Dance competition honors Woodmore bus crash victims - WRCBtv.com | Chattanooga News, Weather & Sports

Dance competition honors Woodmore bus crash victims

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ROSSVILLE, GA (WRCB) -

A dance competition is honoring two of the children killed in the Woodmore bus crash. 10-year-old Zyanna Harris and 9-year-old Zoie Nash were dancers and competed on different teams in the area.

Teams from Chattanooga and Nashville set aside the competitive spirit at the Rossville Athletic Center and danced for a different reason on Saturday.

"It's important to show how much we care and love for the families," Kayla Rivers, a dancer said.

11-year-old Kayla Rivers knew Zyanna Harris and Zoie Nash. They were killed in the bus crash that happened on Talley Road last month.

Kayla and Zyanna were on the same dance team called The Ladies of Excellence.

"Zyanna was always caring. She was always there for you. She always had a smile on her face. She just loved to dance," Rivers said.

Kayla was also very close with Zoie who was a dancer for Royal Envy, which is another Chattanooga team. The two girls played softball together too.

"She was very athletic and loved to play softball," Rivers said.

The dance tributes were a way for the young girls to say goodbye to friends whose lives were cut short.

Brittany Grayson who organized the event wants the families to know they're still in the community's thoughts and prayers.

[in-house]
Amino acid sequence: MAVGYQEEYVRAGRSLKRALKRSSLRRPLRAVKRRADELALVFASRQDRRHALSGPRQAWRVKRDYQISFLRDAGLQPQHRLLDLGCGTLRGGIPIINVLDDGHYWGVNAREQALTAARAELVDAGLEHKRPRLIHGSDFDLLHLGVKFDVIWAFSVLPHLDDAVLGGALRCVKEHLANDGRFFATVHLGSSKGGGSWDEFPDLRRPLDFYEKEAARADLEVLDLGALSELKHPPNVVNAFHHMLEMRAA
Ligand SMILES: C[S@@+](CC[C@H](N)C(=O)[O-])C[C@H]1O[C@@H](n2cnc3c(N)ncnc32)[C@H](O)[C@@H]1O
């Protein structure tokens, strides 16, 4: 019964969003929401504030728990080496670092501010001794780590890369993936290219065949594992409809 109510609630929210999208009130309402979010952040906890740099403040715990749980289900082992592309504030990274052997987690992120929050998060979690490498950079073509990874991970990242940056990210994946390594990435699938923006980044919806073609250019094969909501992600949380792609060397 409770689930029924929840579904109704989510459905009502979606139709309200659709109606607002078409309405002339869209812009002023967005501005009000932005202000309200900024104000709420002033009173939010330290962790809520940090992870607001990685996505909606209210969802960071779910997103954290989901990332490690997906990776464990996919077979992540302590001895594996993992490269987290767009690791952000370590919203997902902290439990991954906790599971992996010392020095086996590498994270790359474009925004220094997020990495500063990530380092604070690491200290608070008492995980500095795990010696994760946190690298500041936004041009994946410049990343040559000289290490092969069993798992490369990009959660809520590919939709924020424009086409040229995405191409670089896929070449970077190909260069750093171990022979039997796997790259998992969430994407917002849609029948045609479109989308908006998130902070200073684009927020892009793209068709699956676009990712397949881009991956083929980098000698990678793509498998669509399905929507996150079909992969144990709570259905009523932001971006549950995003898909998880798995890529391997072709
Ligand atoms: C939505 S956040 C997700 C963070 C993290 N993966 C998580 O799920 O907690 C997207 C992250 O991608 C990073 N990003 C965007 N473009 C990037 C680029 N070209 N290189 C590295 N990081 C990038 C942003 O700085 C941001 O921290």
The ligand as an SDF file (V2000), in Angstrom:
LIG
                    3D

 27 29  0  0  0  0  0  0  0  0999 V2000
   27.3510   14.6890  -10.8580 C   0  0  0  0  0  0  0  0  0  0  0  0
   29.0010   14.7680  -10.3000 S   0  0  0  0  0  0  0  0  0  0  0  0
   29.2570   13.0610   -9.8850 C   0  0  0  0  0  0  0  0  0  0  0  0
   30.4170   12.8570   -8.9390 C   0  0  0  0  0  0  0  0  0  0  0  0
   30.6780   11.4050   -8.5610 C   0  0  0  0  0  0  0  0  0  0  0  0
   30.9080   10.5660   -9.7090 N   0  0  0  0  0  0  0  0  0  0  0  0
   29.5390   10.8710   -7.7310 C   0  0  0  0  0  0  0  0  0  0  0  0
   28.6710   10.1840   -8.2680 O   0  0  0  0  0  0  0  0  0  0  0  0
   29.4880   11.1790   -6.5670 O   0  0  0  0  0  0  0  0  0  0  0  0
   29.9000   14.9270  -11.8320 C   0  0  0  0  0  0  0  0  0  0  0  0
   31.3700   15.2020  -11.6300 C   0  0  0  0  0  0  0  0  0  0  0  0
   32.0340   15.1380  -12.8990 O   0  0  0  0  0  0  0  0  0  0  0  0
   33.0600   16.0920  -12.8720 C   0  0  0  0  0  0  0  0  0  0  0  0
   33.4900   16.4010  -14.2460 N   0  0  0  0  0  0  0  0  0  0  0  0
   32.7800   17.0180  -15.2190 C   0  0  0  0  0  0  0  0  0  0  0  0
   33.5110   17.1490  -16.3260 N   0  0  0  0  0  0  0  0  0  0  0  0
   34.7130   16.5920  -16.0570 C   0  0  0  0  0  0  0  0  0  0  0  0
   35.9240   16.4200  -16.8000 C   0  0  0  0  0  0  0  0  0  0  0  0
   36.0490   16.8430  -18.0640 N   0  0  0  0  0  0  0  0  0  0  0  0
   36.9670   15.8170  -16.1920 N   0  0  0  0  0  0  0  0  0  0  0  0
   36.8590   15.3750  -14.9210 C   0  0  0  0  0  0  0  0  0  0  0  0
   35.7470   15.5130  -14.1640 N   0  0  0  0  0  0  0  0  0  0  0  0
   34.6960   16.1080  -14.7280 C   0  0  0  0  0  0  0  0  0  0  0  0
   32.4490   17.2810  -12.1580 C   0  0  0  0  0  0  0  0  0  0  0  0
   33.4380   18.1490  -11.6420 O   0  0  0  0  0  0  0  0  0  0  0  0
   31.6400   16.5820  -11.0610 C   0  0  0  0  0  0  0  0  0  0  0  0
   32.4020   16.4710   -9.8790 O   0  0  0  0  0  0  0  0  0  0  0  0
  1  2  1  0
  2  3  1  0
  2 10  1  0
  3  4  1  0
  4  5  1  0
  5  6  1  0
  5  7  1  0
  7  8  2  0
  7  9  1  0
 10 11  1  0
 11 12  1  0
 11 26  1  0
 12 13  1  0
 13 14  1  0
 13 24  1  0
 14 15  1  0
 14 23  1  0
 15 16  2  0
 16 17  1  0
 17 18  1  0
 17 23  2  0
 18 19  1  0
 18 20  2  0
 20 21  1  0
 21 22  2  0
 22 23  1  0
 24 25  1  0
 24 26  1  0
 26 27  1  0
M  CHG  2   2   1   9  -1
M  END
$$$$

"Once the condolences, the flowers, and everything leaves, they're left alone. So we just wanted to let them know that there's someone still here for them," Brittany Grayson, the organizer said.

They're supporting them in more ways than one.

The money organizers collected from entry fees and admission will go to the Woodmore Fund. They also encouraged people to bring toys, which will be given to the affected families.

As for the dancers, they're remembering Zyanna and Zoie for much more than the crash that took their lives. With the teams coming together, they hope this will show how much of an impact the two girls left on the community.

"Just remembering the good times with them. Knowing that they're gone, it'll hurt, but i have to stay strong," Rivers said.

The competition's organizer said they raised more than $400.

HOW YOU CAN HELP | The Woodmore Fund

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